The Facts, the Truth, and a Story
January 10, 2008
Speech before the United Nations Youth Association of the Philippines Summit, Siliman University, Dumaguete City
At the end of this summit of young leaders, let us all resolve, you and I, to bring back those days, when life was kinder, when public service meant exactly what it spells, when the basics were available to all. It is a tall order, but never has this country been short in supply of the talent needed to reverse what seem today to be irreversible.
And begin we must by the power of good example, whether we are leaders, or we will be in some not-too-distant future, the beneficiaries of such leadership. And I hope that each of the participants in this United Nations Youth Association of the Philippines summit would Believe, Innovate, Lead, Inspire and Build.
There is an Indian Proverb, which goes like this:
“Tell me a fact and I will learn. Tell me a truth and I will believe. Tell me a story and it will live forever in my heart.”
Let me tell you some facts.
High in the priority of the United Nations’ Millennium Development Goals are the eradication of extreme poverty and hunger, promotion of universal primary education, reduction of child mortality, and improvement of maternal health.
I shall no longer mention, for brevity’s sake, the proposals to increase and re-allocate funds for necessary and timely interventions in support of environmental sustainability and gender equality and the empowerment of women. Your discussions and workshops in this summit, I am certain, will give you the big picture.
In our country, despite vast resources, hunger has been rising to record highs. One highly reputable pollster, Social Weather Stations, has been monitoring the levels of involuntary hunger based on how our people rate themselves since 1998.
From a range of 5.1 to 9.4 percent of the population in 2003, it became 7.4 to 15.1 percent in 2004, then 12 to 16.7 percent in 2005, 13.9 to 19 percent in 2006, and 14.7 to 21.5 percent in October of 2007. In a space of five years, the percentage of our population who have been experiencing hunger has grown three to four times. While we report statistics that show the GNP rising principally on account of dollar remittances from OFW’s and the concomitant consumption it generates in the domestic market, the fact that hunger and poverty multiply exceedingly, makes such growth meaningless for the teeming millions of our people.
If these facts are not alarming enough, there is the perennial lack of classrooms and qualified teachers, a growing number of out-of-school youths and dropouts, and deteriorating school health nutrition programs in the education front.
This year alone, there is a shortage of more than 17,000 classrooms.
The number of out-of-school youths is pegged at 11.6 million, and growing.
There is a need to hire more than 12,000 qualified schoolteachers. In School Year 2006-2007, there was only one public school teacher for every 35 students in the elementary and one teacher for every 39 students in high school.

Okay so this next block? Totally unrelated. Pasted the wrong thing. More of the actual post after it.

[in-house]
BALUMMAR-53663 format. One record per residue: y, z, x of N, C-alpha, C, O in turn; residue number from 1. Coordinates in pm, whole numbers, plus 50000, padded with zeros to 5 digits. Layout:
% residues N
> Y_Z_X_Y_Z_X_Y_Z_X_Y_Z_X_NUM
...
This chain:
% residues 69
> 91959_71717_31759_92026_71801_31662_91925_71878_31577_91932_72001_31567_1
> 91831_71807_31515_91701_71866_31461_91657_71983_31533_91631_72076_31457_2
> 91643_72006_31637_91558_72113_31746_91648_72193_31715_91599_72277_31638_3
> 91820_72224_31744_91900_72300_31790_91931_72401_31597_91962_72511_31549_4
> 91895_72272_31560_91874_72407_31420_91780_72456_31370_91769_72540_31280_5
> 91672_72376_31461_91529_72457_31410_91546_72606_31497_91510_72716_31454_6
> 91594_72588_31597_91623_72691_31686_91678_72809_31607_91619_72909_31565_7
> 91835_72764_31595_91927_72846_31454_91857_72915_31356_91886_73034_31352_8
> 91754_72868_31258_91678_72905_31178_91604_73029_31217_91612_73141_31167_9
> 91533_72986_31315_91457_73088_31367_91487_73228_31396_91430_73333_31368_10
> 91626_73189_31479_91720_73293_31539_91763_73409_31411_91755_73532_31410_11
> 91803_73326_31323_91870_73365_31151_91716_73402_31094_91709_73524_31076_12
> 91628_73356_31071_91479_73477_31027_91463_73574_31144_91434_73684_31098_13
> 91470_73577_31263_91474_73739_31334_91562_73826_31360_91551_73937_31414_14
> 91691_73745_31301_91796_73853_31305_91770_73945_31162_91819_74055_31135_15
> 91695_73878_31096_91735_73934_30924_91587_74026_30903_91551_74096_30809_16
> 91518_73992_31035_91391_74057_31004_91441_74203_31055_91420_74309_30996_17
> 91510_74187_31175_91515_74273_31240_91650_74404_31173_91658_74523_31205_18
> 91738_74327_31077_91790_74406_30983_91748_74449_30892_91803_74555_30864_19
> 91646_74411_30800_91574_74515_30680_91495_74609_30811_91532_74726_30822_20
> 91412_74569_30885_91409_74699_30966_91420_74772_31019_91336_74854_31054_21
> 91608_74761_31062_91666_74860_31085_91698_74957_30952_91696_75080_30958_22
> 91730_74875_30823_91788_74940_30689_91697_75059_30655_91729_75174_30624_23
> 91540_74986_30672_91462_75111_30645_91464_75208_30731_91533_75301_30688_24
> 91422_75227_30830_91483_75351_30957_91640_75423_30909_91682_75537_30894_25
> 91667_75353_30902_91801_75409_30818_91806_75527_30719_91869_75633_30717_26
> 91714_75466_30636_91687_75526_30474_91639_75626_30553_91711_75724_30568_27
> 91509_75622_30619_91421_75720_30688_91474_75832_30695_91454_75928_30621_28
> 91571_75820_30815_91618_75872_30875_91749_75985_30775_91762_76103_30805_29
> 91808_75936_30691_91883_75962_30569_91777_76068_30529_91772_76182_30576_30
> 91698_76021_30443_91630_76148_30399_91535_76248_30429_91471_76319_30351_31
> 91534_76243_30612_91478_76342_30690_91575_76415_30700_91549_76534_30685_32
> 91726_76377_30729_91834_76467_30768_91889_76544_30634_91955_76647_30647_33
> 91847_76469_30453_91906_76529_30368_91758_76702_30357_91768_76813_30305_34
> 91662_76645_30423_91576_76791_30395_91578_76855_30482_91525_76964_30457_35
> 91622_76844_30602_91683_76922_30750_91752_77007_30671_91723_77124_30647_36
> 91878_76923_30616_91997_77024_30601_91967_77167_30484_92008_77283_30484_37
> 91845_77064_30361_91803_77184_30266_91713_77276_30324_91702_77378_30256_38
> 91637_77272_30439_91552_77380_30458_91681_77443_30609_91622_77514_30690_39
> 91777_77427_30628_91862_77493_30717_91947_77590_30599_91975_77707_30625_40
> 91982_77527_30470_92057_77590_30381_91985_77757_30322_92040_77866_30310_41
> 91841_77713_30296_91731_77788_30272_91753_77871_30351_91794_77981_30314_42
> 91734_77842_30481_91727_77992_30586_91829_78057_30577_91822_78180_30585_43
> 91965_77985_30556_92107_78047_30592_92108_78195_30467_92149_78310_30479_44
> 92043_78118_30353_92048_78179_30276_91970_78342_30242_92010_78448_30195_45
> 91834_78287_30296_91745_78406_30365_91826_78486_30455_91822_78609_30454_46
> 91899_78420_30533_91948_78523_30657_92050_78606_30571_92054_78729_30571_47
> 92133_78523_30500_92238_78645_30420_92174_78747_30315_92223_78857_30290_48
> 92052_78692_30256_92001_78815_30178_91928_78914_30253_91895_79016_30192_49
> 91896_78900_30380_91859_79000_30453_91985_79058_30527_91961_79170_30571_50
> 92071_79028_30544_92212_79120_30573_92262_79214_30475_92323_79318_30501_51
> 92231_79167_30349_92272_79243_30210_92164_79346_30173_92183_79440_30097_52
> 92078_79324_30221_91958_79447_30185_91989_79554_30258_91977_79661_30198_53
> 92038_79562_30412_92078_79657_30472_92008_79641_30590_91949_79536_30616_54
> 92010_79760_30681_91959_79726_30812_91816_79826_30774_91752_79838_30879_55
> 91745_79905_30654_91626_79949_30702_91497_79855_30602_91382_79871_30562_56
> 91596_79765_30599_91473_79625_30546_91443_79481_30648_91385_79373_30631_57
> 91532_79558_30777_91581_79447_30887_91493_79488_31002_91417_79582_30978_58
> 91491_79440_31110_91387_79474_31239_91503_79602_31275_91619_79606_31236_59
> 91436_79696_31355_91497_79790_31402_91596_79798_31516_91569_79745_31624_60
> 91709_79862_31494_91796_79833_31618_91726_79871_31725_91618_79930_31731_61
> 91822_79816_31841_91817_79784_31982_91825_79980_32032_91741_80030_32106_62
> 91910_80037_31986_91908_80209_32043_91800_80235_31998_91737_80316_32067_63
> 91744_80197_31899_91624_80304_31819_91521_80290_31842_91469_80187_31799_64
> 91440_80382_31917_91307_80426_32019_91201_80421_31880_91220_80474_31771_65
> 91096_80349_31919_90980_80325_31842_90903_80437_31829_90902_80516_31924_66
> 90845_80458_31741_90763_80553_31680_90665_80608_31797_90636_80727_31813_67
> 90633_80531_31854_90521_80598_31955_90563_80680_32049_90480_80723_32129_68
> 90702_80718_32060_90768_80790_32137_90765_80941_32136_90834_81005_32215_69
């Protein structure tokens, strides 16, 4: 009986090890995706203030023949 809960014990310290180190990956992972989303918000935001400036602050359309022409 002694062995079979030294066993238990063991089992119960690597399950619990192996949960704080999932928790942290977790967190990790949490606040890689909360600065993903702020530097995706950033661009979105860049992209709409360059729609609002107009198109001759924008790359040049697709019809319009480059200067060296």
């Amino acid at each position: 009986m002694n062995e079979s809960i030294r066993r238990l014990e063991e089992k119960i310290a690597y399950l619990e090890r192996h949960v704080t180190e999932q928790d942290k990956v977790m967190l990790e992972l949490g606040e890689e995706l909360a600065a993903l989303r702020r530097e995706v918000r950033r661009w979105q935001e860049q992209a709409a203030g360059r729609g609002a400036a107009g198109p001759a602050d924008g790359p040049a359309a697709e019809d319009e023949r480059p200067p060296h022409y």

We used to be among the top performers in public education in Asia, along with Thailand, South Korea and Sri Lanka.
In the 2003 Trends in International Mathematics and Science Study commissioned by the United States Department of Education, our fourth graders ranked 23rd among 25 countries in both math and science. With tests for second year high school students, the Philippines ranked 40th for math and 41st in science among 45 countries. Among other Asian territories that participated – Taiwan, Hong Kong, Indonesia, Japan, Korea, Malaysia and Singapore – we had the lowest scores for fourth and eighth grade science and math. Since then, we stopped sending representatives to the event.
But there is no denying that today, we are among the lowest performers in Asia and the world, especially in mathematics and science.
According to the Asian Development Bank, long war-torn Vietnam has already edged out the Philippines in basic education achievement results, and the out-of-school ratio for primary levels is worse than more populous Indonesia.
In terms of the quality of education, the Philippines ranks 101st among 125 countries, faring no better than Burkina Faso and Ethiopia in Africa; and Myanmar in Asia.
Dropout rates are steadily climbing. In School Year 2005-2006, the dropout rates were 7.36% in elementary and 12.51% in high school. The increasing fall out of children from the school system explains the low survival and completion rates and indicates the weak holding capacity of the public school system.
For high school, the completion rate was 61.03% in 2006-2007, down from 72.38% in School Year 2005-2006.
Numerous studies would tell us the strong link between income and poverty to education performance. The poor has less access to education, has lower school life expectancy, and is more likely to drop out of school. Ironically, the lack of education tends to perpetuate and regenerate this poverty.
Amid the problems hounding our health service system, this government proposed an even bigger budget for the Department of National Defense than the Department of Health.
We are confronted with an increasing infant mortality rate pegged at 48 deaths per 1,000 live births, coupled by minimal allocations to promote maternal or reproductive health.